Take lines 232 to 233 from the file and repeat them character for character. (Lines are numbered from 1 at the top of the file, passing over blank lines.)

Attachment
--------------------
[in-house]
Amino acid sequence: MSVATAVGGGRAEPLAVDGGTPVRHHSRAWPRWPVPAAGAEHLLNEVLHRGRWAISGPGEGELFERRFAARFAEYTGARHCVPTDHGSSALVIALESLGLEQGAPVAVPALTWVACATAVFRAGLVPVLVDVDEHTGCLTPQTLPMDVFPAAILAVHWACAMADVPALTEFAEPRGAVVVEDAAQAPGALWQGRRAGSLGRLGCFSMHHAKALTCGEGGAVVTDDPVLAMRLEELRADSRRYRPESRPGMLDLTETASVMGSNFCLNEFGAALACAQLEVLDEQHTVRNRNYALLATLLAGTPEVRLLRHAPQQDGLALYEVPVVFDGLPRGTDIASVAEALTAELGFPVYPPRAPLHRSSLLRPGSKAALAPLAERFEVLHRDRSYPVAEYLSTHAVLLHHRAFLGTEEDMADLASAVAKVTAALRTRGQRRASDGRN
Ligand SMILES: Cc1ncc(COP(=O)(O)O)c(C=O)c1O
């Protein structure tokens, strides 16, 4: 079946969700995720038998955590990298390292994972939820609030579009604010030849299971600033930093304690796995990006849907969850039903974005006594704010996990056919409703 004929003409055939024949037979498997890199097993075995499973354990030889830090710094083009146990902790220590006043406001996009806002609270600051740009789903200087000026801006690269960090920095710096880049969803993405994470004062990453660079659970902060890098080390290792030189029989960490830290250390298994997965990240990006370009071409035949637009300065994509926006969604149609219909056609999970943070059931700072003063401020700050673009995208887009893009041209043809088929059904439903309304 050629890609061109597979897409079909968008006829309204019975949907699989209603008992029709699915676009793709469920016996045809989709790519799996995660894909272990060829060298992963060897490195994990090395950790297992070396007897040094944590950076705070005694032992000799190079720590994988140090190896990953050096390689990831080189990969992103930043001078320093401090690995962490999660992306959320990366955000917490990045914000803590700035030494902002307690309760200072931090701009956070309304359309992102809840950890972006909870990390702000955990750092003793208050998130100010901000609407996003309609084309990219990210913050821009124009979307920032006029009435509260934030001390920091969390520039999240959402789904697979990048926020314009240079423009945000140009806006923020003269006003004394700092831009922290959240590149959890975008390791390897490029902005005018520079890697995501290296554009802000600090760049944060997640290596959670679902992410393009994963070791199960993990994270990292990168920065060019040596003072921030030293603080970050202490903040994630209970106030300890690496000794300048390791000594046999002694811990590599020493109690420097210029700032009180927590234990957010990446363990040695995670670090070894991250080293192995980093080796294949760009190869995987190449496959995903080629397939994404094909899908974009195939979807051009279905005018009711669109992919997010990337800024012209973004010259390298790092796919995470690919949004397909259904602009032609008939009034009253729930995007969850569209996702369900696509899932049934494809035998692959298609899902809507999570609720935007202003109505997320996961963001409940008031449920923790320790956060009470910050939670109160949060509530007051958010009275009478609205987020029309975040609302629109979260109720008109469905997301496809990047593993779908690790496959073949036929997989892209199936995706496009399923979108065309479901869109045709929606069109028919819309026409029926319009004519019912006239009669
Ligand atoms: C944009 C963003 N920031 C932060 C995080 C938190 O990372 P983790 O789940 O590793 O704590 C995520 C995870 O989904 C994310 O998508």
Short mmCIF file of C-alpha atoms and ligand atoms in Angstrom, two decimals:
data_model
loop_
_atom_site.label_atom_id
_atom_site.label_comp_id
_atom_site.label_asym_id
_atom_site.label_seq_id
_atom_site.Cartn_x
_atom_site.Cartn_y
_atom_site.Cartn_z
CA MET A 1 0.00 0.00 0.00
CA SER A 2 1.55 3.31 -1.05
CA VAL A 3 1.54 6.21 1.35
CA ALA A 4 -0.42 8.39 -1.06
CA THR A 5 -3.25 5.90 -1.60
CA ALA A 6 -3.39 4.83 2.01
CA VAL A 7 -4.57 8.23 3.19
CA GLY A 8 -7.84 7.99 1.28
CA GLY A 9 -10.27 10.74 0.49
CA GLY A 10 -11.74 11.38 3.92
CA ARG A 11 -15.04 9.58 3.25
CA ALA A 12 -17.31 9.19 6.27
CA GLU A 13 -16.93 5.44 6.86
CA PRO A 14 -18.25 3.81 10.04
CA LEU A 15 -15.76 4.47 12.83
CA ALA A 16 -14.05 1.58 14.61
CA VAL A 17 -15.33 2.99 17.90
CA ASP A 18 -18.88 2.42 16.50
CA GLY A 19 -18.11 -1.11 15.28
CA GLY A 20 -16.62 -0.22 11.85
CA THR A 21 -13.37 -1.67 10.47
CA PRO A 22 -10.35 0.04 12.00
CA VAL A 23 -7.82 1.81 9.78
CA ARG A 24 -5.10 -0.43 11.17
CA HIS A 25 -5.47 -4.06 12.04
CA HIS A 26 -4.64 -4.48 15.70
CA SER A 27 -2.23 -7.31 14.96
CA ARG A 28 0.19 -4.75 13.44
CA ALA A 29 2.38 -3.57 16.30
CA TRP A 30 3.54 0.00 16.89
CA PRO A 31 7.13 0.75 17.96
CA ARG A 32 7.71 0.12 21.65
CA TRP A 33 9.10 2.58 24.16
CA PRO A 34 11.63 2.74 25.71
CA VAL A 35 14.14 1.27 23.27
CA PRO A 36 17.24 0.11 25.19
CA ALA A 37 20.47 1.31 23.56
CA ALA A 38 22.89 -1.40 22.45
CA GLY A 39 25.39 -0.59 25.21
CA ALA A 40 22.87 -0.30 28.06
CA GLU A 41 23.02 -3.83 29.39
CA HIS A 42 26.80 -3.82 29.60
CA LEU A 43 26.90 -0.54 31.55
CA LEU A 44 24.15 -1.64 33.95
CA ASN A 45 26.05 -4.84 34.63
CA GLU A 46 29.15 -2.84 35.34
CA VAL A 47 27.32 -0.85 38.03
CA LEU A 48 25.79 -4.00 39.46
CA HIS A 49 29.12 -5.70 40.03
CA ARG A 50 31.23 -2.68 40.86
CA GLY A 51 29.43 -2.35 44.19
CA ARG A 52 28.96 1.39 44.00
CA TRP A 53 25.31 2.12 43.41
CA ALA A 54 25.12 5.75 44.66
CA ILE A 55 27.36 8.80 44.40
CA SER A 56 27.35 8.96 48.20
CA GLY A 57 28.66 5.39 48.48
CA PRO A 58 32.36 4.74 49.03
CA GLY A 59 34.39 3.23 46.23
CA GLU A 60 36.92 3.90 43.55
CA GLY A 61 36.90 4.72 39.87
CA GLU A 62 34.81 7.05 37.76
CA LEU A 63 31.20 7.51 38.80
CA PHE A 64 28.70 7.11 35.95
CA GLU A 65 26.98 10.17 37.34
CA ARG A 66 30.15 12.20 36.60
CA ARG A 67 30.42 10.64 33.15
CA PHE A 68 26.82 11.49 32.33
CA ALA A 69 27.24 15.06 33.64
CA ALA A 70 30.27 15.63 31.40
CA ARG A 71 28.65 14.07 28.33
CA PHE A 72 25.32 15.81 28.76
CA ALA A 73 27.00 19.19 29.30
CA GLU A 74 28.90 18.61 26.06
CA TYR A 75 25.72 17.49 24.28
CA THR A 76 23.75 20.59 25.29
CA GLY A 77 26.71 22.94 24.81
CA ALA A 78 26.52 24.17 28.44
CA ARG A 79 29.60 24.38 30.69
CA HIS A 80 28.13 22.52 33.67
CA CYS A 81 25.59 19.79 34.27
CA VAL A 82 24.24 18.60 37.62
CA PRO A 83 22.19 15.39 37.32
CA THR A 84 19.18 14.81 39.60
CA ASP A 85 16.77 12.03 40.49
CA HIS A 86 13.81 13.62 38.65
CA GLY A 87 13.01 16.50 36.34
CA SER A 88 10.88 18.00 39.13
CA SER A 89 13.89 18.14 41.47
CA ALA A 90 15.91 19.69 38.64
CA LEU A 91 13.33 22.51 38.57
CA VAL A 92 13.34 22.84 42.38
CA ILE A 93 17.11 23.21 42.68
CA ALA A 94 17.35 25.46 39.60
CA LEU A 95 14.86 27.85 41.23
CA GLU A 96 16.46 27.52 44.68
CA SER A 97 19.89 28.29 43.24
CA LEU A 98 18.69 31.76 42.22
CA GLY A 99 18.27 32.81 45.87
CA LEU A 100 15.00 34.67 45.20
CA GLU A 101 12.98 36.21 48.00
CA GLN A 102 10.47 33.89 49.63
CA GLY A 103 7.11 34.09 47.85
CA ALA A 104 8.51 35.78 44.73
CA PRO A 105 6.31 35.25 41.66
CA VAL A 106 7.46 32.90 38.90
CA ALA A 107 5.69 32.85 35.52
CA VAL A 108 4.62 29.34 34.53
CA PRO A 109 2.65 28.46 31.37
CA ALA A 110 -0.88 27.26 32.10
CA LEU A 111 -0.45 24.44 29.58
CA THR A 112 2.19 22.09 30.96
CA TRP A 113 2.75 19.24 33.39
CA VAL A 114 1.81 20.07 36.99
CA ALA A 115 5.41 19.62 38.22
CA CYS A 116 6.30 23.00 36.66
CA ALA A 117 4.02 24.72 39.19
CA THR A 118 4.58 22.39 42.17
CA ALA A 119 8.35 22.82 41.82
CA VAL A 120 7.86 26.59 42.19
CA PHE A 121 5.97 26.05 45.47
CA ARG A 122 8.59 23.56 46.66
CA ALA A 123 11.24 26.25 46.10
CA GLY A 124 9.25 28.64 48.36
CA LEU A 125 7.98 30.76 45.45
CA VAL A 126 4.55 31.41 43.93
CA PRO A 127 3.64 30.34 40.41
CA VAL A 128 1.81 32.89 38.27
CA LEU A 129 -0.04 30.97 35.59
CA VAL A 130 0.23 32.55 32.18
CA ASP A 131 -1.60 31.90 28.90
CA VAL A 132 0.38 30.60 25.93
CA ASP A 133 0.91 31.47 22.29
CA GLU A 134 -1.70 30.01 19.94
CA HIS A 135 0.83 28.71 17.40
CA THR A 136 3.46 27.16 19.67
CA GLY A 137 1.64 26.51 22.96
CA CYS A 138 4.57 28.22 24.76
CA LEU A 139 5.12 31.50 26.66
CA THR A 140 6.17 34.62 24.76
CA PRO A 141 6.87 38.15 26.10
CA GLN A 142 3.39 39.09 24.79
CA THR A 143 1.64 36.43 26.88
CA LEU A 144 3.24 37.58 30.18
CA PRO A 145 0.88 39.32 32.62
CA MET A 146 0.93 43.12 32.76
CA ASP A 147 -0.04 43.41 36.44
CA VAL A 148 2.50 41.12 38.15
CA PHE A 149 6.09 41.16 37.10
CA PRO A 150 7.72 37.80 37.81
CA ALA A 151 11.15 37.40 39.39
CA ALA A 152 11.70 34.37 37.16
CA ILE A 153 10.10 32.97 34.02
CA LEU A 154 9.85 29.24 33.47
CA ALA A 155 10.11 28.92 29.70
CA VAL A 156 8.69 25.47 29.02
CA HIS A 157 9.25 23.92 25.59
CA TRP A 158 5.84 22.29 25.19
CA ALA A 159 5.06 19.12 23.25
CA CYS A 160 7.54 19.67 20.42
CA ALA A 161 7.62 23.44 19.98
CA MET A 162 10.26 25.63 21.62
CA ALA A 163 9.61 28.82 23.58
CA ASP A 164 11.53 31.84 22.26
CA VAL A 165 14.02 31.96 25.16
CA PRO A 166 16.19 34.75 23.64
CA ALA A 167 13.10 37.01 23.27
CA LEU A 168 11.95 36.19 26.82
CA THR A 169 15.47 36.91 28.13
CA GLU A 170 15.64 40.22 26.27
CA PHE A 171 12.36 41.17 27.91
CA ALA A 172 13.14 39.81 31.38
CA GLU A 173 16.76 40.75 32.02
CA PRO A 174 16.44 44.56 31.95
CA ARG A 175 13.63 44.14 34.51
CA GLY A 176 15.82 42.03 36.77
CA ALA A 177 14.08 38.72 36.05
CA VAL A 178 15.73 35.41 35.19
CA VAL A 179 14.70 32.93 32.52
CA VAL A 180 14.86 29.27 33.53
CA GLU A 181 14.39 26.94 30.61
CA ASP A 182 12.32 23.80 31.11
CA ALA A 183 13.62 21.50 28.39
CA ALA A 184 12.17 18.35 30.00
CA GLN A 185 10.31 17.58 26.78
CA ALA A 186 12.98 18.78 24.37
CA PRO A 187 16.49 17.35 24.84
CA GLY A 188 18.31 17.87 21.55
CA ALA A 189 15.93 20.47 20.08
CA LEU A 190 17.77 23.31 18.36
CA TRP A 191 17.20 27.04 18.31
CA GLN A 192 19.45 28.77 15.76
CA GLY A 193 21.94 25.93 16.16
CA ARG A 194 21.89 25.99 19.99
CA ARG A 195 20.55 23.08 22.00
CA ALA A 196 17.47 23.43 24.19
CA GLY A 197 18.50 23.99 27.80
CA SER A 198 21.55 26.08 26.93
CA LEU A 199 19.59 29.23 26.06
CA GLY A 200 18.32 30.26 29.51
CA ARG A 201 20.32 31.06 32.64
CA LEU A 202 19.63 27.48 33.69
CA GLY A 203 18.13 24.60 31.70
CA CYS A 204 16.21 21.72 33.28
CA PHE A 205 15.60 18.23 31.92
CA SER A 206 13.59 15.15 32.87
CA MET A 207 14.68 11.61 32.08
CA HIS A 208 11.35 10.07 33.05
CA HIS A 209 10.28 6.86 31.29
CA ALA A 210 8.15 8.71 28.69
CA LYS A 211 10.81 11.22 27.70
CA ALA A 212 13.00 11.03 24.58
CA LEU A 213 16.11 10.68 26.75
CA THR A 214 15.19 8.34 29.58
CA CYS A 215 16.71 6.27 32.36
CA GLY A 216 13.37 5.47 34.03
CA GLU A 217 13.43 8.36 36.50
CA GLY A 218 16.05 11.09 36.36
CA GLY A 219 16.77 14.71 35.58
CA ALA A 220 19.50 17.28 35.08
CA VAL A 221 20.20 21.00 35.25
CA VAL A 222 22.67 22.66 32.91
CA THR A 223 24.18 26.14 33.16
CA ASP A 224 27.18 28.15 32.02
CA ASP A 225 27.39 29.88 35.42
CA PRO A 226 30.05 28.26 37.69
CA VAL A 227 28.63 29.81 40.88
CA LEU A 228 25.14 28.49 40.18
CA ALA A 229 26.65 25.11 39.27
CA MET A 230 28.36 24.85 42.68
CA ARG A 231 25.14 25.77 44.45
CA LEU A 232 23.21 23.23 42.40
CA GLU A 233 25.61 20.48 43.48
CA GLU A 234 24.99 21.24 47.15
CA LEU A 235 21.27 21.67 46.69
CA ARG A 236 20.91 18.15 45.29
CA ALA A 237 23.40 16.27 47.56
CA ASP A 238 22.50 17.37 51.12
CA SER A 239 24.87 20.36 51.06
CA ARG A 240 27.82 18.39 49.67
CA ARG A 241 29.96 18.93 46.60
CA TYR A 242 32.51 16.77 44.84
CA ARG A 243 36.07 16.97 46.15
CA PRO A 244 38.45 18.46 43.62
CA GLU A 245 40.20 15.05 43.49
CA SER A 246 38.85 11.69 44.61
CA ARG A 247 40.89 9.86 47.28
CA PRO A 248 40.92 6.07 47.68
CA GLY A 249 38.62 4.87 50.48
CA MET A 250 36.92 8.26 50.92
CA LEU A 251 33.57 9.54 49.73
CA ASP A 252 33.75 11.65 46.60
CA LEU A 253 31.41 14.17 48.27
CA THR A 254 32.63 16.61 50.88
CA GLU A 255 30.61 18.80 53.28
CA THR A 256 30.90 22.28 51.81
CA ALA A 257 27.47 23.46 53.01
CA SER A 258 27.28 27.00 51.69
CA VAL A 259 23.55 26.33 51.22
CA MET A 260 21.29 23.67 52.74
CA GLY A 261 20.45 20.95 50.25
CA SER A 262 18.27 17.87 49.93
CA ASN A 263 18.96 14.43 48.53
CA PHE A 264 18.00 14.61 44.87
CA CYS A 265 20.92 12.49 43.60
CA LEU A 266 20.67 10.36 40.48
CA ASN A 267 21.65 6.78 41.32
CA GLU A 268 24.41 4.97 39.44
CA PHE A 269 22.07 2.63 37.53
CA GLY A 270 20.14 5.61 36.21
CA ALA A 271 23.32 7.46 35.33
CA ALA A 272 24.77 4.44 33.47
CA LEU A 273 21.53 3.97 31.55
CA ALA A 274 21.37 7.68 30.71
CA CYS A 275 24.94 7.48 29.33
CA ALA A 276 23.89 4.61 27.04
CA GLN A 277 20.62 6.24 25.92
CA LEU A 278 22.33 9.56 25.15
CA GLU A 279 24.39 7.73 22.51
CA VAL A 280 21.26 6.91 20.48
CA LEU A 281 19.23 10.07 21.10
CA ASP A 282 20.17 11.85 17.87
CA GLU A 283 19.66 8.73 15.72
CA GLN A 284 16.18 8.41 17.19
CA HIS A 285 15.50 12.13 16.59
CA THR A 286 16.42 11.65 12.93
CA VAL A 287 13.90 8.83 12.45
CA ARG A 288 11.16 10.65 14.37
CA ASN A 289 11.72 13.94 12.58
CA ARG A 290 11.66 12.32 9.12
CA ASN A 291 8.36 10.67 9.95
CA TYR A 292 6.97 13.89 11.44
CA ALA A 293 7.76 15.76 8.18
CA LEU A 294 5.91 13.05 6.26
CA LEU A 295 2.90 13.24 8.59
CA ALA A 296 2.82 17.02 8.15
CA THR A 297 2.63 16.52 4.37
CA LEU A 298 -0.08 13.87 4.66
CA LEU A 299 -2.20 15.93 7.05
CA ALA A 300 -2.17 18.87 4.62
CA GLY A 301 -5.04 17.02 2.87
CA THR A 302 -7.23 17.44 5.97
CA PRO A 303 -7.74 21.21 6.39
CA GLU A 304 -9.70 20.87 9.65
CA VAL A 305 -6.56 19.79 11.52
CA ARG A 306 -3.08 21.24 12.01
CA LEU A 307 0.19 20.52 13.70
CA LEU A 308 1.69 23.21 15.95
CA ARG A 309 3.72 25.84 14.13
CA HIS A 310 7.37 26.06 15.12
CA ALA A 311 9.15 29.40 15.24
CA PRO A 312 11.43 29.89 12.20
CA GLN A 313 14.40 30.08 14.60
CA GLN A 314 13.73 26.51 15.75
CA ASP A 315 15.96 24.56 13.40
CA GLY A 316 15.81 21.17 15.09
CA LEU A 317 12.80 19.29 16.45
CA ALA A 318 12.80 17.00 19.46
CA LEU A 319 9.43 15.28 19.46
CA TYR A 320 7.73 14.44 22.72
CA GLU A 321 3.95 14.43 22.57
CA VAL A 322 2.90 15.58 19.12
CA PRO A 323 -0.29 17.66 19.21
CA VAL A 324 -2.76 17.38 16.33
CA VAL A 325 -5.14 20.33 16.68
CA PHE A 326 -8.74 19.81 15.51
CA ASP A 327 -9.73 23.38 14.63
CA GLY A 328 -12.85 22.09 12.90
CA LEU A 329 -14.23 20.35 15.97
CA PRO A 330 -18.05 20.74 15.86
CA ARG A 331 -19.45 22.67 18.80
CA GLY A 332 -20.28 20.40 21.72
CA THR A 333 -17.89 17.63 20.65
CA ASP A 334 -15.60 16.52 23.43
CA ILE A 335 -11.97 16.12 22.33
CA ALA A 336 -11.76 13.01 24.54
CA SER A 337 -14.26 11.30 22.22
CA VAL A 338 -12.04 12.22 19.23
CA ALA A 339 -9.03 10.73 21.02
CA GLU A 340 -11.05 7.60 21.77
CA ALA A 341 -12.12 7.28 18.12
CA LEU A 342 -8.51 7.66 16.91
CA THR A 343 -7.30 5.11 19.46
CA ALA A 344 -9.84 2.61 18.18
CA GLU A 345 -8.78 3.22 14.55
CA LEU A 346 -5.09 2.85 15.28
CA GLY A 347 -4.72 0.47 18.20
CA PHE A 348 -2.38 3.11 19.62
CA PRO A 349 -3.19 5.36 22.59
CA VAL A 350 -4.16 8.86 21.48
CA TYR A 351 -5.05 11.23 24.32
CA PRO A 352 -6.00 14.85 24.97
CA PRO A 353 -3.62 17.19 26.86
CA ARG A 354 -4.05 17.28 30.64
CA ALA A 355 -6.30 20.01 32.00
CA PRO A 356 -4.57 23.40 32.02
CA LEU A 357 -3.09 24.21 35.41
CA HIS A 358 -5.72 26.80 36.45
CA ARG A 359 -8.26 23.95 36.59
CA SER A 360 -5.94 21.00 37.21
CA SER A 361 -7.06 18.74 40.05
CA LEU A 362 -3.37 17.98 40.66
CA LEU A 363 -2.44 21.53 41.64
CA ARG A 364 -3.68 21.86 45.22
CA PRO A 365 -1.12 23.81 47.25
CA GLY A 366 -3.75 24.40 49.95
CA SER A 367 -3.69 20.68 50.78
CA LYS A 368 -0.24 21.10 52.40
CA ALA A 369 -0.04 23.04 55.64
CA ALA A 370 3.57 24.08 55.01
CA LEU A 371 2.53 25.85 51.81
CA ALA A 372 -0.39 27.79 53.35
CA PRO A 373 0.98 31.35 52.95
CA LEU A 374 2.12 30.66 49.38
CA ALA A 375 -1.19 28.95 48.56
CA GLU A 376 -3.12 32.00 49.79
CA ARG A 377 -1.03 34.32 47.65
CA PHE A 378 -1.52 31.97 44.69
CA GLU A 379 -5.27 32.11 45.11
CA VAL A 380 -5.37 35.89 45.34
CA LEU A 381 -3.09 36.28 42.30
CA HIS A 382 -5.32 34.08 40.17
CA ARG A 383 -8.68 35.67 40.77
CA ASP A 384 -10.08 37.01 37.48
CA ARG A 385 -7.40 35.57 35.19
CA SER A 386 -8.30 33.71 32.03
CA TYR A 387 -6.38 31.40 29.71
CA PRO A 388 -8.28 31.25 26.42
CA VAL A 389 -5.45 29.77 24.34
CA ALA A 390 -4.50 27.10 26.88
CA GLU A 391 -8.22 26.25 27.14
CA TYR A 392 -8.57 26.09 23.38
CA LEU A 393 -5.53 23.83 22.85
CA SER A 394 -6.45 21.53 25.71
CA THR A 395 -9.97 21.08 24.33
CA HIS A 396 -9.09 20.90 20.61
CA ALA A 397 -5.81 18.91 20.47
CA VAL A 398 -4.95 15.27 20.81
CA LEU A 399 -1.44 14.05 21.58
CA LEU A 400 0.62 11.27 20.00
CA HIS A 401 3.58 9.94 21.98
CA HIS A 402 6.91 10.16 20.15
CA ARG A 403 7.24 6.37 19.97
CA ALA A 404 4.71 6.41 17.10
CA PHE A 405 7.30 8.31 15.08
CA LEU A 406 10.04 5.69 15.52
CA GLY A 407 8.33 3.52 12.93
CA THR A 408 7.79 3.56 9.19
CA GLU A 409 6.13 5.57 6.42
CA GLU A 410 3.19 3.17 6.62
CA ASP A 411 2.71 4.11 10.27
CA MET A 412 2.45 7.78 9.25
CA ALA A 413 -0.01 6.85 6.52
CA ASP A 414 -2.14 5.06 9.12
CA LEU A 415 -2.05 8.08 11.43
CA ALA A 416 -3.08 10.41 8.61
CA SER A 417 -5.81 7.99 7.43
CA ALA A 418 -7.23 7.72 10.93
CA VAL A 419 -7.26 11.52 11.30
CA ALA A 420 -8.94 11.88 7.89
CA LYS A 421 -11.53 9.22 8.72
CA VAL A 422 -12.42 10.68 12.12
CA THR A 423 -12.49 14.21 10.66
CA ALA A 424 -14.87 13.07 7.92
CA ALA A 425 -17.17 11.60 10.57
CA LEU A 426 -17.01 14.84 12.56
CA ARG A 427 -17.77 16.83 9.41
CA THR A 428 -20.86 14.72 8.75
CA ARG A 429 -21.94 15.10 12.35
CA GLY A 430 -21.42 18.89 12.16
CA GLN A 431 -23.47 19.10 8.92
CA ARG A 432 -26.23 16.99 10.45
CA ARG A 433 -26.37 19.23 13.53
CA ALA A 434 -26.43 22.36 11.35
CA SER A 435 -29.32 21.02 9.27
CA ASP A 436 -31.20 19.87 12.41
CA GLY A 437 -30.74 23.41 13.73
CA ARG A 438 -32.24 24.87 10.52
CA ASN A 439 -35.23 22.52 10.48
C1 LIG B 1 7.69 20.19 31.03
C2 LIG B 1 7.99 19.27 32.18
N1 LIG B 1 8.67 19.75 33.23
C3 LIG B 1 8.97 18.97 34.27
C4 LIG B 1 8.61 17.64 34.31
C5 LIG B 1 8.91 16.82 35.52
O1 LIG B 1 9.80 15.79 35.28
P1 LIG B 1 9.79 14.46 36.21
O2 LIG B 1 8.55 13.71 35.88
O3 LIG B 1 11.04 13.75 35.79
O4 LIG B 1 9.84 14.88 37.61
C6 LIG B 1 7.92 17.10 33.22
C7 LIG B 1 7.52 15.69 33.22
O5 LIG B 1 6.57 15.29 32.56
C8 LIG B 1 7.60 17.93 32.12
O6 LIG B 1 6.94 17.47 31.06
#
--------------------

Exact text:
CA GLU A 217 13.43 8.36 36.50
CA GLY A 218 16.05 11.09 36.36